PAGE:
Boccaccio lived in the same century as, and was a great admirer of, the poet Dante, author of the Divine Comedy, and this passage appears in his short book Life of Dante, sometimes considered the first modern literary biography. Boccaccio's meditative but supple sentences, heavy on clauses and commas because of all the different elements they gather up within their folds, present to the reader the sense of someone thinking slowly and carefully on a matter that stretches human intelligence to its limits. I like this book so much that in those idle moments when I think of which books I would take onto a desert island, or into the afterlife, if I could, it always appears on my list along with about three hundred others.

The translation of Life of Dante now available is published by the Hesperus Press, which brings out beautiful and distinctive paperback editions of little-known works, often no more than a hundred pages long, by great writers of the past. Hesperus's motto is the Latin phrase "Et remotissima prope" - to bring near what is far in space and time.

Ssh...Act Two's beginning

Hi all. My name is Chandrahas, I'm Amit's friend and cricket-writing colleague at Wisden Cricinfo, and now, at his invitation, his new co-blogger on The Middle Stage.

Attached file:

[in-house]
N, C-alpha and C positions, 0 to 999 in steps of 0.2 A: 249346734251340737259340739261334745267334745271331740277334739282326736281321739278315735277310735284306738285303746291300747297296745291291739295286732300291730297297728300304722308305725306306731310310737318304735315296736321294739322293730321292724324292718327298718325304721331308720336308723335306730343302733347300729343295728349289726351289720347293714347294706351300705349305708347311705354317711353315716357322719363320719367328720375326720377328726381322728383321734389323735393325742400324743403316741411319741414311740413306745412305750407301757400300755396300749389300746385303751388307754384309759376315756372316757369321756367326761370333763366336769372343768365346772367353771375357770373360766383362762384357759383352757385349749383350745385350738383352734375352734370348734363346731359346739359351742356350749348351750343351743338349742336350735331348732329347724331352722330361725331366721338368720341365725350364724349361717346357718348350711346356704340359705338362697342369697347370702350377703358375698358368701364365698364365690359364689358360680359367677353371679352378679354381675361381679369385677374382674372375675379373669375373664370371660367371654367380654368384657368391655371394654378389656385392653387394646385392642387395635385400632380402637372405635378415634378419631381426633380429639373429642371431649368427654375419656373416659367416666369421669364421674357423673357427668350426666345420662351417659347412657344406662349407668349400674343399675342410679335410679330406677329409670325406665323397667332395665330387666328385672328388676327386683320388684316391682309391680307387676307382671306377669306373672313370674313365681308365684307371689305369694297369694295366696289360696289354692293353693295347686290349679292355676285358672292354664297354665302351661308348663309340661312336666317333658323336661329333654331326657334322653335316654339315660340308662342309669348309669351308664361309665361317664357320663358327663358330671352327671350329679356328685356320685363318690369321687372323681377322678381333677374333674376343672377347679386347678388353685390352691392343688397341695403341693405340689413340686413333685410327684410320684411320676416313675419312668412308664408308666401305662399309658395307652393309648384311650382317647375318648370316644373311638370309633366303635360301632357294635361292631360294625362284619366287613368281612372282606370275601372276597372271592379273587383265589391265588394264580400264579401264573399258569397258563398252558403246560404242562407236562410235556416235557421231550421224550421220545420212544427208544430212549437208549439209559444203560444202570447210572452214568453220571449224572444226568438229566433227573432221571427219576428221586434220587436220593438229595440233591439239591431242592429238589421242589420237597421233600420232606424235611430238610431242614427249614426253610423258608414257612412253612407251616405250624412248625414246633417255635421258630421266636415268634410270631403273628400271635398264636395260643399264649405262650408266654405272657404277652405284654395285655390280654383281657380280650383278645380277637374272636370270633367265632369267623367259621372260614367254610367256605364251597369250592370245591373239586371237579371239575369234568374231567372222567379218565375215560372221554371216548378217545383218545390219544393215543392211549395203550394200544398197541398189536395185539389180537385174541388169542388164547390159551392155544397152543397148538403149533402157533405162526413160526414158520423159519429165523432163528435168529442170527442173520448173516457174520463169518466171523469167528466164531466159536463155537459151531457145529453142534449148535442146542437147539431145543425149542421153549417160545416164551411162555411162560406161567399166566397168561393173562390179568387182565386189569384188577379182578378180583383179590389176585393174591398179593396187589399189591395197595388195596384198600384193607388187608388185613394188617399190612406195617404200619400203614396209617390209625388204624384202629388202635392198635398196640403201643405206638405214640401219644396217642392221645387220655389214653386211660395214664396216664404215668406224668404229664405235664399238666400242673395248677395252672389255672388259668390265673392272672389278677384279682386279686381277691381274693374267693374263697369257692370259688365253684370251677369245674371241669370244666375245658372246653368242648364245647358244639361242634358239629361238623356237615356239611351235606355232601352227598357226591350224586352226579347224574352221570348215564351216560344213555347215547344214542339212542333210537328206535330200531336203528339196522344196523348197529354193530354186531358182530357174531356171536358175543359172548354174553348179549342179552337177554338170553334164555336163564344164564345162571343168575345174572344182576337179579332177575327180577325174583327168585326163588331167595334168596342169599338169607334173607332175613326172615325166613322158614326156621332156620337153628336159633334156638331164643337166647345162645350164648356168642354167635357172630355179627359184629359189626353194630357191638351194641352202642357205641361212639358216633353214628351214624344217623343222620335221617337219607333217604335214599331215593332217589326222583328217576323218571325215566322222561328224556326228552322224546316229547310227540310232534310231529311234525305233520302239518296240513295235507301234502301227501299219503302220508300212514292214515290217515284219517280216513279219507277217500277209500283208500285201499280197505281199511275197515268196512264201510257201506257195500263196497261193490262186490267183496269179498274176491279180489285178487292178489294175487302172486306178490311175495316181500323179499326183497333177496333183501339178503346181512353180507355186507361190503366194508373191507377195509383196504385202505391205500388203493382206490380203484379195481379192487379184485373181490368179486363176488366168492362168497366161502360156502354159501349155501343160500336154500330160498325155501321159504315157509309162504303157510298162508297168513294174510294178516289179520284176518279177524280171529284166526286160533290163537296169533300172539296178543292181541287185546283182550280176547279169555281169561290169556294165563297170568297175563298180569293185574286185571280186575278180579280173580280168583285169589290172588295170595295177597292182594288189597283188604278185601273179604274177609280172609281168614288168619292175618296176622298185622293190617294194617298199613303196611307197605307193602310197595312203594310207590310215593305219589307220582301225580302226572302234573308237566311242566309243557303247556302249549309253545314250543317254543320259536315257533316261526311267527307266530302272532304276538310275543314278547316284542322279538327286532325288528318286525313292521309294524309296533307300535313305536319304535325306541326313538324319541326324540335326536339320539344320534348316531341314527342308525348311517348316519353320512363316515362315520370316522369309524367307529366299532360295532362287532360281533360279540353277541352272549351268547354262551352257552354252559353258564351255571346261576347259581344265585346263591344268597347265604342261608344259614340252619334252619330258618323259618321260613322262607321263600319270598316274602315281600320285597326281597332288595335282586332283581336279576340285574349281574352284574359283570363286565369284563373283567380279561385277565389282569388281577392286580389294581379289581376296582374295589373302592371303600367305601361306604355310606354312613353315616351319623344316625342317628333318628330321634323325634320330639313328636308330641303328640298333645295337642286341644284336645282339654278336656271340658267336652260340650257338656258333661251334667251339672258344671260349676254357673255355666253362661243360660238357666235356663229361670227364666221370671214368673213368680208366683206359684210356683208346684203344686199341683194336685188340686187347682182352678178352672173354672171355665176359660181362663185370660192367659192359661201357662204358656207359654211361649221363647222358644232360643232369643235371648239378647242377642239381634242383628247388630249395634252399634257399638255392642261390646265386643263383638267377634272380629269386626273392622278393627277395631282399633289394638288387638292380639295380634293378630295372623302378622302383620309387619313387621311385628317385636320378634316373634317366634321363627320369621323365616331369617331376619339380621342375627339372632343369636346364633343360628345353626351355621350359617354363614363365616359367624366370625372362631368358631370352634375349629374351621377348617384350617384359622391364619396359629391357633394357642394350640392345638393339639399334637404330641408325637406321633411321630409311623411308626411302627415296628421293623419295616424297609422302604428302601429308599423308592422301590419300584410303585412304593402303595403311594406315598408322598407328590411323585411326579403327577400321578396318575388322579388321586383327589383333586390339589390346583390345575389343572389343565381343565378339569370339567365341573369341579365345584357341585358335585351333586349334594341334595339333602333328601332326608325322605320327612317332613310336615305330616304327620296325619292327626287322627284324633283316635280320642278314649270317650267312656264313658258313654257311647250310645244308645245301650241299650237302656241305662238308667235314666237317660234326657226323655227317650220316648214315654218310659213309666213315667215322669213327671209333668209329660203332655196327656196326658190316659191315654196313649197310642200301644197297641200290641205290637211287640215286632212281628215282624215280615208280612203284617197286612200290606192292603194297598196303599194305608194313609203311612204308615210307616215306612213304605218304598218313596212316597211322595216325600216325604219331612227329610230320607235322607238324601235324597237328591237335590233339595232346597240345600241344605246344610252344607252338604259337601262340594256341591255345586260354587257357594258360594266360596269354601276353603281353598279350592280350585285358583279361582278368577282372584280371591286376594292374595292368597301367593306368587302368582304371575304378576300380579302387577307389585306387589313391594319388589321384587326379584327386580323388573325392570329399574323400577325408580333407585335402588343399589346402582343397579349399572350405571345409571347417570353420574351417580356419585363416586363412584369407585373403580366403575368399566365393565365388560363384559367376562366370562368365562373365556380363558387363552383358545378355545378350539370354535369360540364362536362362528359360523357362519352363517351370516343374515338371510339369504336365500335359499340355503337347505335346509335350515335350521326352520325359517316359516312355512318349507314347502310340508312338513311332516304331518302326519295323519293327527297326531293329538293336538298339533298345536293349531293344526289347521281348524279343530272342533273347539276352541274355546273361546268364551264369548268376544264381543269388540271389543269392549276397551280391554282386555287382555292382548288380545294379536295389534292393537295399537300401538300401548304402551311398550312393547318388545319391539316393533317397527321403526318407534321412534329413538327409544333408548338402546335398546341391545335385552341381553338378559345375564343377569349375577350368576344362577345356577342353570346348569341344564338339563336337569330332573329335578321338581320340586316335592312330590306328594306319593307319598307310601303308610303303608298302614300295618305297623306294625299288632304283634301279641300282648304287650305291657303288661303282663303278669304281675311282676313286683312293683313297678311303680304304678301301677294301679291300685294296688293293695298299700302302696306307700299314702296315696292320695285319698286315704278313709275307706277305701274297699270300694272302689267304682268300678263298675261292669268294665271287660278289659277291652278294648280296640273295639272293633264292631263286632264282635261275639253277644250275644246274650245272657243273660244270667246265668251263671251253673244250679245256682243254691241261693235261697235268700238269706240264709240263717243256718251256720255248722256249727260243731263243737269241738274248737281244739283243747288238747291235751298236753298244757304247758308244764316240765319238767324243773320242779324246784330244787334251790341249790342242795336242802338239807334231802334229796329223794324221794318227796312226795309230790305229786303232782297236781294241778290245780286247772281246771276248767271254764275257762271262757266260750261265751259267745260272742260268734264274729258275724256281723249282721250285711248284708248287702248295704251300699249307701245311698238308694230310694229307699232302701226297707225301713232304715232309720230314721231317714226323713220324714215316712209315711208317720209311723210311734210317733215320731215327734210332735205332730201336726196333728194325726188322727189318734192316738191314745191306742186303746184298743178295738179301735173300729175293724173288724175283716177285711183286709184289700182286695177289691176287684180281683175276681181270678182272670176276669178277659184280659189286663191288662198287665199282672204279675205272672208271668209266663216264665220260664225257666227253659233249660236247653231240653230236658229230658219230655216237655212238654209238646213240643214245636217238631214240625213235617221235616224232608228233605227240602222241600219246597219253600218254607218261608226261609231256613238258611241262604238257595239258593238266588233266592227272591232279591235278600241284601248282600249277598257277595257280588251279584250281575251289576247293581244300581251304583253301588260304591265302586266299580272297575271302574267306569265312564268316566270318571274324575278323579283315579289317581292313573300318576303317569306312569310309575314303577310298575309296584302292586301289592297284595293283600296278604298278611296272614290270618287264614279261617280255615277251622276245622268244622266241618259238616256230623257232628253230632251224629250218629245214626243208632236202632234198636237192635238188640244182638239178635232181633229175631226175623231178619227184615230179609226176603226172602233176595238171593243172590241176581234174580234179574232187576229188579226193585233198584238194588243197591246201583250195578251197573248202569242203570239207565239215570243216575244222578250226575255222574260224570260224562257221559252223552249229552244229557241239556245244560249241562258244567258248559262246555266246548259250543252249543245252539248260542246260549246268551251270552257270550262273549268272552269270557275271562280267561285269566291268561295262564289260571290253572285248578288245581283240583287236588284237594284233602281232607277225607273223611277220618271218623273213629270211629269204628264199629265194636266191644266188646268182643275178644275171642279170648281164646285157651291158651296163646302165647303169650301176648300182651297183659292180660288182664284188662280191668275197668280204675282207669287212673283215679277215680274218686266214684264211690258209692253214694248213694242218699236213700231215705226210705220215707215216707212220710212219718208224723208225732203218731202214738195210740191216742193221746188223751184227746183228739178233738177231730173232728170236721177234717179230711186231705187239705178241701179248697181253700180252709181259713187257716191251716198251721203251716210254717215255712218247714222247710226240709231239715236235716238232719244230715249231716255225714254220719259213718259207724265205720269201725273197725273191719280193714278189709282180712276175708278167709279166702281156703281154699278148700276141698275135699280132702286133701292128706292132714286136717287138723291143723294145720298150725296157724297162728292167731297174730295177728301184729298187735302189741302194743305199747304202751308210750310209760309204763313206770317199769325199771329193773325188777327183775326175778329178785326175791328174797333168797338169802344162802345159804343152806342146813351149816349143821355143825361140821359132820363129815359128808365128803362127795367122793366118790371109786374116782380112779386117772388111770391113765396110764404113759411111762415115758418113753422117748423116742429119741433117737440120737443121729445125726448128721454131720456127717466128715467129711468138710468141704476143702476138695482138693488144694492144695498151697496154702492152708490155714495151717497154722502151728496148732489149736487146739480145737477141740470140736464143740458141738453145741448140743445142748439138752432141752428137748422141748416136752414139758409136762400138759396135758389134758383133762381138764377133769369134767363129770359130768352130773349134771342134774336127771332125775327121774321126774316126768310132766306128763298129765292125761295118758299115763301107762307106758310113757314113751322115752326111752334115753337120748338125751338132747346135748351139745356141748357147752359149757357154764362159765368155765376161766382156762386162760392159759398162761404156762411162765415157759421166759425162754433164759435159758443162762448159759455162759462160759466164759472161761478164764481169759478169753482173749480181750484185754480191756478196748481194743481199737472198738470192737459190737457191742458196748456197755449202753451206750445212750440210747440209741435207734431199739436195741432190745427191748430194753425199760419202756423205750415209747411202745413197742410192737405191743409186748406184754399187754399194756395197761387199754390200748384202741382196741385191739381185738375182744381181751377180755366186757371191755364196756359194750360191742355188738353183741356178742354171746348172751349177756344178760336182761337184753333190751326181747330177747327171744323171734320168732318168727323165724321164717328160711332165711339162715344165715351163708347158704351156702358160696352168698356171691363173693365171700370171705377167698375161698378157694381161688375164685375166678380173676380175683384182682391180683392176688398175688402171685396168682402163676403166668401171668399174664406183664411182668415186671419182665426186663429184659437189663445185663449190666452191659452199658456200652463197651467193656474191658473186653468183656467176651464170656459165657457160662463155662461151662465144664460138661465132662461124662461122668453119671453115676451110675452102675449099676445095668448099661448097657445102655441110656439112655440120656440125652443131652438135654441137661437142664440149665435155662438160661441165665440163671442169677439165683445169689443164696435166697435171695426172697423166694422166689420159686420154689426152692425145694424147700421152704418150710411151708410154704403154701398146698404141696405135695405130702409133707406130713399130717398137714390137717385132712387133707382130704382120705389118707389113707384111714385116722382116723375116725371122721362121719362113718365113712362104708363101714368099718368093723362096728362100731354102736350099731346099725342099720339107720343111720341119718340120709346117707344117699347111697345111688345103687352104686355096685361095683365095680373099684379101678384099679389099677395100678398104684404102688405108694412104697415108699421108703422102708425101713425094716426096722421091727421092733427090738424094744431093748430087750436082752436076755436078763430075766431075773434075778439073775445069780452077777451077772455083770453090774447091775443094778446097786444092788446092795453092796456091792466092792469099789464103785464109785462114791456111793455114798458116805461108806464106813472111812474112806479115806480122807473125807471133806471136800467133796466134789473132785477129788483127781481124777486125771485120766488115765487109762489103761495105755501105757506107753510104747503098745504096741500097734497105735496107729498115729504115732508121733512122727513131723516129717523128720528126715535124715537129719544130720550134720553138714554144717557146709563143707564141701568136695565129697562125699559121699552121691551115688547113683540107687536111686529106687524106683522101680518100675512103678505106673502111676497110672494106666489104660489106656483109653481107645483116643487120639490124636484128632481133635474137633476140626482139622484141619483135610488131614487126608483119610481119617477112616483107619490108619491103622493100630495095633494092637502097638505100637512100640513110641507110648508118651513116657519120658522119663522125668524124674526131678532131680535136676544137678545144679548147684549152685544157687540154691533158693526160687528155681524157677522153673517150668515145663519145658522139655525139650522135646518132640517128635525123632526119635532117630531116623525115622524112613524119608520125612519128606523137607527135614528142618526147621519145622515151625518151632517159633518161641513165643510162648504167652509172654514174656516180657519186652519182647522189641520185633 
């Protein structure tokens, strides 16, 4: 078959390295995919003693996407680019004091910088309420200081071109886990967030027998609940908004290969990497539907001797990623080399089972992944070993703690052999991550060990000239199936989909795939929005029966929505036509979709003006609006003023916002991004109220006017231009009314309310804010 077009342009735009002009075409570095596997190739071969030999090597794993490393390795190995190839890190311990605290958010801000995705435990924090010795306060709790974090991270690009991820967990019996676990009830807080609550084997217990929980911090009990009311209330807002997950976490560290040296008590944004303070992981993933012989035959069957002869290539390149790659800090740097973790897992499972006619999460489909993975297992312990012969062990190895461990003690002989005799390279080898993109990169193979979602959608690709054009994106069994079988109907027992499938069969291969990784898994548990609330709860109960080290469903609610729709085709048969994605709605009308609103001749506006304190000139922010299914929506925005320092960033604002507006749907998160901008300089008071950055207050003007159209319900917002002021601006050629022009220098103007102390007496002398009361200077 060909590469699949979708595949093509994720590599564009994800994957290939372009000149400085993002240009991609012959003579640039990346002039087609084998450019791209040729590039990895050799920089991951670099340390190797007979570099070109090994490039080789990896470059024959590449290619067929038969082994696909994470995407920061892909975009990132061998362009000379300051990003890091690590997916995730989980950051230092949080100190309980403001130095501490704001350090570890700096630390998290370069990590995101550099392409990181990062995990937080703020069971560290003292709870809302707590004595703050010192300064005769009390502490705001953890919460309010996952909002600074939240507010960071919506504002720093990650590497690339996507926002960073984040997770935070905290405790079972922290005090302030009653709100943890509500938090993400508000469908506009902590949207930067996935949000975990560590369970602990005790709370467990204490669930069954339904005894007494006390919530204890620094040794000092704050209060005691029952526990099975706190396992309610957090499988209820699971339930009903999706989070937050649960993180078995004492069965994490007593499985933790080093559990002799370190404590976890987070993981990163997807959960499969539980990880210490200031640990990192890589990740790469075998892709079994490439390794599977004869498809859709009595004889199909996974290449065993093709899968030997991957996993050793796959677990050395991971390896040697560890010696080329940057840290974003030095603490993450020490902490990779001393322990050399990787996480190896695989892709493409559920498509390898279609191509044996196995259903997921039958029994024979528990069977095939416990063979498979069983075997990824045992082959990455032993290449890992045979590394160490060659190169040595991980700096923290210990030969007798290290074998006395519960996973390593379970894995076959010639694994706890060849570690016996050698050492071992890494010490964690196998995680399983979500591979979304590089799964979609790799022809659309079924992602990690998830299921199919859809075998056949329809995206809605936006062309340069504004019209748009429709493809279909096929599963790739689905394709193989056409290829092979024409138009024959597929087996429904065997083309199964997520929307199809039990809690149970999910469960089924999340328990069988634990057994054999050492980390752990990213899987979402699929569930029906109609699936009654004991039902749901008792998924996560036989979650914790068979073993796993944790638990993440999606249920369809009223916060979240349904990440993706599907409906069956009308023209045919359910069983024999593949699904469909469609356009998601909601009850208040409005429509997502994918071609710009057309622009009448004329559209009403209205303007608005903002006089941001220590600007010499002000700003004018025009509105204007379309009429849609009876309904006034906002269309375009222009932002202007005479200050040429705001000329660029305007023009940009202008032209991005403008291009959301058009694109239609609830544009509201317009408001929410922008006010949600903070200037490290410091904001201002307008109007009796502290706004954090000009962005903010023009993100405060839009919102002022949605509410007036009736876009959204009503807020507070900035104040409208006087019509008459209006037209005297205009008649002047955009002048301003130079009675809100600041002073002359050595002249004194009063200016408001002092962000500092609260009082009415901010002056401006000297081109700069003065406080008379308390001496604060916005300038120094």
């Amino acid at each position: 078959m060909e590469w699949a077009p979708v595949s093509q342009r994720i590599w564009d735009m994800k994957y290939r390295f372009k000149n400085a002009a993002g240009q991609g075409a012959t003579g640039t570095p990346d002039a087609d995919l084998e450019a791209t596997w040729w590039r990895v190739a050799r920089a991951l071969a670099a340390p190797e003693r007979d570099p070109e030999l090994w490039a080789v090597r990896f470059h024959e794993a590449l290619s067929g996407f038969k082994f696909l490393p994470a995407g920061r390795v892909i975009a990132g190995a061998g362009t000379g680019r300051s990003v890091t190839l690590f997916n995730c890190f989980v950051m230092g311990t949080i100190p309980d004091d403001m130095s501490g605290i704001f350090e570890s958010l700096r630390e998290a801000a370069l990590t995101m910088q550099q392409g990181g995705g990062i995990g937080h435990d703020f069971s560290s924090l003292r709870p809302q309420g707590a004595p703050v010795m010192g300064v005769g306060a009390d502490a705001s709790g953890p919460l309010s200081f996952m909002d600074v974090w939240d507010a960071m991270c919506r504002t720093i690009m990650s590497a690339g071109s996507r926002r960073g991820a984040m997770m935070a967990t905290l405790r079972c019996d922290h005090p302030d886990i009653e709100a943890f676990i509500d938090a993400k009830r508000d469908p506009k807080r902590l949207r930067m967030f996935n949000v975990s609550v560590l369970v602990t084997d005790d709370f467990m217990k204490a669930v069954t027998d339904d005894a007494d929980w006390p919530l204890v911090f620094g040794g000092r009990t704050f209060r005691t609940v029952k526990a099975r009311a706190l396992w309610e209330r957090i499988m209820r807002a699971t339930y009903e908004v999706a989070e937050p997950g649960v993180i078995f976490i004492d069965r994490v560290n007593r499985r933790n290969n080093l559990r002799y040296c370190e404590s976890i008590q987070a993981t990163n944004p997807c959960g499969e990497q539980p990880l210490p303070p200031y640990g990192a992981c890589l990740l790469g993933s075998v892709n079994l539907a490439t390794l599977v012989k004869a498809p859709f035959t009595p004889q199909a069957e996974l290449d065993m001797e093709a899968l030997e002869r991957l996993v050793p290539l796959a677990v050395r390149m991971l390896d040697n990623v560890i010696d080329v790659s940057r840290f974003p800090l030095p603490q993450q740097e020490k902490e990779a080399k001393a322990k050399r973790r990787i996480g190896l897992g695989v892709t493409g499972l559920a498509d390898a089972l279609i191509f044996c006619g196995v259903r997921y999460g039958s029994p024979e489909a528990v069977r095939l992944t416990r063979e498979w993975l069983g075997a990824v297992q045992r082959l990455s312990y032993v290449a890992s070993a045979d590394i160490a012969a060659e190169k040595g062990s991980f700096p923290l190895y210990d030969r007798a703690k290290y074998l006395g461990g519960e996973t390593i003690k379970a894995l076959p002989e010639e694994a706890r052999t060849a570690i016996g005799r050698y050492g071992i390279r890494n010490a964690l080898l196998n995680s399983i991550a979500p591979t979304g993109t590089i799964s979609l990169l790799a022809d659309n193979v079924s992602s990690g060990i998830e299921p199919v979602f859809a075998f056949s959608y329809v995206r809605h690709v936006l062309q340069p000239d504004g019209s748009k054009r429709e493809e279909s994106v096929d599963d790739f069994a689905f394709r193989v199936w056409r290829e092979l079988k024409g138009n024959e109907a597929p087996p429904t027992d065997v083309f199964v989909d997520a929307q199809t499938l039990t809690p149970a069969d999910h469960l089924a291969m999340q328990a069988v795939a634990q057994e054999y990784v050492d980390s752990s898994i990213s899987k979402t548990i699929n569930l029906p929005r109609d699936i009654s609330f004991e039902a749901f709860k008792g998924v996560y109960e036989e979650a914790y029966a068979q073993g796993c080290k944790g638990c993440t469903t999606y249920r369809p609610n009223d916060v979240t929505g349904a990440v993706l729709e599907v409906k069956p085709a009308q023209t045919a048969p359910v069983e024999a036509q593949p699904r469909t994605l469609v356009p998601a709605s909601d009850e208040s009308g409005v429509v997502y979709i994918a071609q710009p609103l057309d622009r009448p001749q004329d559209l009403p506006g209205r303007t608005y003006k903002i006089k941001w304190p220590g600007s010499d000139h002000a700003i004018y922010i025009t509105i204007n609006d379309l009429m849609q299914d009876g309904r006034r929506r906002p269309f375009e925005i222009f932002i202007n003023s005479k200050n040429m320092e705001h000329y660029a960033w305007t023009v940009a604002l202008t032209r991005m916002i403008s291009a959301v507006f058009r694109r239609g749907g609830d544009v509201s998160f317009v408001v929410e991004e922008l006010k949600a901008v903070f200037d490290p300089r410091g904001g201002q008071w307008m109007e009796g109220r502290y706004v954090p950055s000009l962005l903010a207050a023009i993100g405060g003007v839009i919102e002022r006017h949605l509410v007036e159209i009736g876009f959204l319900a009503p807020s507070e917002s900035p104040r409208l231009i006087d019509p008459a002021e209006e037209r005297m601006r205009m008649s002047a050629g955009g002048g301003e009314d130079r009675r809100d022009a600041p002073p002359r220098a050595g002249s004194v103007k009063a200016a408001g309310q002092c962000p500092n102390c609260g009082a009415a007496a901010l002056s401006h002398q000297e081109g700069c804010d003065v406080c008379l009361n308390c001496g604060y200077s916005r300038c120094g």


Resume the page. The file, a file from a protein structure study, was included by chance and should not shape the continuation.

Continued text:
What will I be bringing to The Middle Stage? Well, when I joined Cricinfo straight out of university two years ago, I found that the desk that had been assigned to me was right in the centre of our little office, and just across me on the other side of the corridor running through office was Amit. We soon found out that we shared many interests in literature, film, politics, economics and philosophy; he brought to my attention many interesting things I didn't know about, and I managed to repay the compliment on the odd occasion. I'd like to think that, on The Middle Stage, we're now going to be directing those cross-corridor office conversations out into the great wide world of the blogosphere.